Feeling insecure can manifest in many ways that are common when discussing the cause of a dispute. Safety is a big one. People can be afraid for their physical safety as well as that of their family (as seen in Civil Harassment type cases) or in many cases involving monetary issues, they can be afraid of not having enough financial security in the future and this drives them to push a conflict forward.

So, as mediators we can use our awareness of these issues not only to make sure that the actual mediation takes place in a respectful, inclusive, and secure manner where everyone feels important and accepted, but we can also keep these 5 Critical Needs in mind when exploring what brought the parties to mediation in the first place and how they can now solve their conflict and go forward with their relationships in the future.

About Nicole Witt
Nicole is a Mediator, Conflict Resolution Coach, and founder of SerenityAfterDivorce.com where she aims to bring peace to divorced families. To find out the biggest mistakes women make after a divorce, grab her free special report. To find out more about mediation, please visit take5forpeacemediation.com

About The Children’s Project
The Children’s Project (TCP) started with a book: How To Raise Emotionally Children, then added a program, followed by a project and now has become a movement. It is dedicated to awakening American consciousness as to how failure to meet critical emotional needs of children, and adults too, is a root cause of our recurring crises in schools, families, communities, businesses and society at large. Resources and training provided by TCP has enabled a wide variety of populations, from all walks of life and ethnic groups, to have their emotional needs satisfied. The result is more persons growing up, living and working in emotionally healthy environments – at the same time developing persons who are more likely to become independent, reliable, self-confident, thinking, civic-minded and caring individuals.

For more information about The Children’s Project go to: www.emotionallyhealthychildren.org

Order How to Raise Emotionally Healthy Children in English or Spanish and learn more about the 5 Critical Emotional Needs

FREE Webinar with parenting experts! February 7th, 1pm EST


UPDATE 2/8: Were you unable to join us for our How to Raise Emotionally Healthy ChildrenWebinar? No problem! It was recorded and is available for you to view online at your convenience!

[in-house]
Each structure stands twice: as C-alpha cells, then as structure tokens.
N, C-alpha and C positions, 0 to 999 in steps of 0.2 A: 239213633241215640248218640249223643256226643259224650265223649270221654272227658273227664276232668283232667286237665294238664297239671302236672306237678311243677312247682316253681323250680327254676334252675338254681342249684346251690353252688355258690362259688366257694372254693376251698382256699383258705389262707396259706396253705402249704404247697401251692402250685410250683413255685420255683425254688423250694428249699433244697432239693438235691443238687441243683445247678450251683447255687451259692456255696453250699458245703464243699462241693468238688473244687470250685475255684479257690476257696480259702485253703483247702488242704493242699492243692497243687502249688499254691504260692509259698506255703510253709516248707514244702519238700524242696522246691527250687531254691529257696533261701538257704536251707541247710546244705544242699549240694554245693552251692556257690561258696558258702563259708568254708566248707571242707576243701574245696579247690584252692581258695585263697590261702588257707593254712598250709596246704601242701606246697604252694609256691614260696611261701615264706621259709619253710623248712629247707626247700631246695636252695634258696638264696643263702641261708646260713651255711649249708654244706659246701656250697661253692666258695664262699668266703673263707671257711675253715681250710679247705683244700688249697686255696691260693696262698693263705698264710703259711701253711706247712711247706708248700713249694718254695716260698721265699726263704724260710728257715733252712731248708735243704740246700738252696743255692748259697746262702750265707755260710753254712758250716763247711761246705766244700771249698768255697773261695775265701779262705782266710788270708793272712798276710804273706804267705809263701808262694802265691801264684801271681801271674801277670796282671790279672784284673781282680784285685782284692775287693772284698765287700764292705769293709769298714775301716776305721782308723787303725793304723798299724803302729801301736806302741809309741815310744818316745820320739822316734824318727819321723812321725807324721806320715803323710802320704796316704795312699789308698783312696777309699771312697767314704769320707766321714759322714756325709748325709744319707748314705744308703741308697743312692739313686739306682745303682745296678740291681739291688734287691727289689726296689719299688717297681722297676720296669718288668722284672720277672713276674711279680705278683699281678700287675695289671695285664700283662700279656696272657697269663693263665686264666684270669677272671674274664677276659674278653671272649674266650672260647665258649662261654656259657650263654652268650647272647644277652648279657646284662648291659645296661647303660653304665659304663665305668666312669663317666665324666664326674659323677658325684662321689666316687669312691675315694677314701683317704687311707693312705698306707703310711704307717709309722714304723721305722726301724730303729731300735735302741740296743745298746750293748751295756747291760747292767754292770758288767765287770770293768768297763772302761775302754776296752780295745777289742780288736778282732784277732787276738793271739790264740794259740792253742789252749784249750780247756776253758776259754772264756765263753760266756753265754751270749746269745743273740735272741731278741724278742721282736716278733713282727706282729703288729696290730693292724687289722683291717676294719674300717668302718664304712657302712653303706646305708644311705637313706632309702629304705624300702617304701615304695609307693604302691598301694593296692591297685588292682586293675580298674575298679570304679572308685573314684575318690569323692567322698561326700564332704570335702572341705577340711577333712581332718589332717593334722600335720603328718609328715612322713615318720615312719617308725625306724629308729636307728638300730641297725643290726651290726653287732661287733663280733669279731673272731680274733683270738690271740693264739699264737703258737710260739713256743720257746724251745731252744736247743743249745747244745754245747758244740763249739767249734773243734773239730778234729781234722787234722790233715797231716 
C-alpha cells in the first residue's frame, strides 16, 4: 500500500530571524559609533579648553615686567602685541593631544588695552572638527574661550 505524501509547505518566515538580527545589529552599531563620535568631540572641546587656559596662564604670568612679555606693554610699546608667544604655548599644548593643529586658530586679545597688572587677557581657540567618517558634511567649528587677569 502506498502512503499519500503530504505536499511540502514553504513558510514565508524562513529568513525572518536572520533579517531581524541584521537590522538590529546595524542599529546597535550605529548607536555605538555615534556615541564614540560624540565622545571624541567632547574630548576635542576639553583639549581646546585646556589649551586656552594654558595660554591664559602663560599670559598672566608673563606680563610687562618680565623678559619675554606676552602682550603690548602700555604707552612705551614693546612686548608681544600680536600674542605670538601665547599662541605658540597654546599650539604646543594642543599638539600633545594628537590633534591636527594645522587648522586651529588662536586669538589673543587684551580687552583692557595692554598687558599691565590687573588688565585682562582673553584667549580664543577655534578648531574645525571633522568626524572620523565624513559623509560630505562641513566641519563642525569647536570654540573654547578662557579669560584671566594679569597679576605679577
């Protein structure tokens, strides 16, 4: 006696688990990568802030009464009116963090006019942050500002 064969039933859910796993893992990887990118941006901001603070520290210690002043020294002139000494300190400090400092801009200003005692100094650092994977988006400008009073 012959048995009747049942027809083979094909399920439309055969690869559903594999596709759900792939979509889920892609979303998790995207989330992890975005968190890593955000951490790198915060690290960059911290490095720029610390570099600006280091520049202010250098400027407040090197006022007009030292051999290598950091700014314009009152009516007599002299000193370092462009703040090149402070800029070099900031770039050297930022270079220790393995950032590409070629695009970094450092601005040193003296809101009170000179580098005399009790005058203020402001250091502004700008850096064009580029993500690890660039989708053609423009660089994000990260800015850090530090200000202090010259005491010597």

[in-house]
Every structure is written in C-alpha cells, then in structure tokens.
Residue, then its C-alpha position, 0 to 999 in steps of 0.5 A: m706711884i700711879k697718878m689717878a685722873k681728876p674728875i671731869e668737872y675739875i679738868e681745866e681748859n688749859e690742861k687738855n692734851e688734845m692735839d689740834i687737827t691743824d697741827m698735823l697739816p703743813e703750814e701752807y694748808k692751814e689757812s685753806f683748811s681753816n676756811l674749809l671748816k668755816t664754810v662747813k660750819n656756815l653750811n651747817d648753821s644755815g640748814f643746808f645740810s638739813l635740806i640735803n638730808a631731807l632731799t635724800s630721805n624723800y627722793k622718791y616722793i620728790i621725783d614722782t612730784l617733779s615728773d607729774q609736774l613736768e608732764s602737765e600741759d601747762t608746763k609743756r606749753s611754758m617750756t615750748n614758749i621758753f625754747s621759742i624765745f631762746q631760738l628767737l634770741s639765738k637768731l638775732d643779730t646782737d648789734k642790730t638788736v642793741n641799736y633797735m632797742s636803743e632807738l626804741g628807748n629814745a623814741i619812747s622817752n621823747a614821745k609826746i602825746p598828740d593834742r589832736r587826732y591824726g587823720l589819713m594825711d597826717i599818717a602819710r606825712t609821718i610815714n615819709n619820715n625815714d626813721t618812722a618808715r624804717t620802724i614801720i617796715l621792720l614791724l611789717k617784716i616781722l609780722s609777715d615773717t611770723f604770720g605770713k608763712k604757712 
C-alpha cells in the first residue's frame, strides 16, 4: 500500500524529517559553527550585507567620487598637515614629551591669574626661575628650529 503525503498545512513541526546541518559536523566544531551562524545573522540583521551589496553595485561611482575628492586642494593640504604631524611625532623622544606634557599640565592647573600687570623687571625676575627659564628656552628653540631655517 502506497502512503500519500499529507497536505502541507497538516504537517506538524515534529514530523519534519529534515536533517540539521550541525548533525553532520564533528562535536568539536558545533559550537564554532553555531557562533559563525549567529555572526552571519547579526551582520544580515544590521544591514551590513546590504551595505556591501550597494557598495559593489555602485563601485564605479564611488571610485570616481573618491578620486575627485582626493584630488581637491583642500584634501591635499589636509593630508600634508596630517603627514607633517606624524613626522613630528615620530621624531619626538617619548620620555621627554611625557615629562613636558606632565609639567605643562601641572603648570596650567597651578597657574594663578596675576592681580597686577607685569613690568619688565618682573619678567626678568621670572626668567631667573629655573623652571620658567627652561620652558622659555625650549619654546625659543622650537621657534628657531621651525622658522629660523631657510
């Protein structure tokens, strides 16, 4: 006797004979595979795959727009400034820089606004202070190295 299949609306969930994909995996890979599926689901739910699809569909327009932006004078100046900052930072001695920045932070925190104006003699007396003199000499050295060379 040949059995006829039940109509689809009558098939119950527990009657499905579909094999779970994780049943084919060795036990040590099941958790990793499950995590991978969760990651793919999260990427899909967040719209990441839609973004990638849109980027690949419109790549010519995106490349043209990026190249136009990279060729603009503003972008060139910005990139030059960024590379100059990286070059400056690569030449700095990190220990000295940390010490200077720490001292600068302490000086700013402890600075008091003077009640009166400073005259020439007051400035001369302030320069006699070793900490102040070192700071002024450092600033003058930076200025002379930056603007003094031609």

How to Raise Emotionally Healthy Children
Presented by Dr. Gerald Newmark, Jody Martin, and Kathleen Pickering, IBCLC
February 7, 2013 • 1:00 pm (EST) / 11:00 am (MST)
(brought to you by InJoy Birth and Parenting Education


Do you work with families of young children? Want to learn how you can provide them with a blueprint for better parenting? Join us for an exciting webinar that will feature the research of Gerald Newmark, PhD, author of the acclaimed book, “How to Raise Emotionally Healthy Children: Meeting the Five Critical Needs of Children…and Parents Too!”.

This one-hour webinar will guide you through the five emotional needs – to feel respected, important, accepted, included, and secure. Our panelists will discuss common challenges and show you how to help parents modify their interactions to meet the emotional needs of their young children. You’ll also learn why it’s important for parents to maintain their own emotional health. Read more and REGISTER!

Emotionally Healthy Schools, Emotionally Healthy Cities

Babies, toddlers, children, teenagers, parents and grandparents all have the same emotional needs. Meeting these needs in childhood provides the foundation for success in school, work, relationships, marriage and life in general. Failure to meet the emotional needs of our children is one of the most serious and under-recognized problems facing our country.

How to Raise Emotionally Healthy Children, a parenting guide by Gerald Newmark, PhD, shows parents and teachers how to nourish emotional health at home and at school. This book enables parents to recognize and satisfy the critical emotional needs that all children have: to feel respected, to feel important, to feel accepted, to feel included, and to feel secure and, in the process, parents will have their own needs satisfied too.

Through a program called the Salinas Project, the book will now be incorporated into the curriculum of all 12 schools in the Salinas City Elementary School district and given to any interested parent for free. This is part of a larger plan to encompass the entire citizenry of Salinas, including all segments of society: business, education, civic, social, and medical organizations, and the at-risk and gang communities. Through such an effort, emotional health can be sown into the fabric of daily living in Salinas.

The Salinas Project – Emotionally Healthy Cities  (A 9-minute video of Dr. Newmark speaking to residents of Salinas, CA)

(This article originally appeared on CASP’s For Our Future / Para Nuestro Futuro website)

Our book How to Raise Emotionally Healthy Children is available from Amazon in paperback and Kindle ebook in both English and Spanish.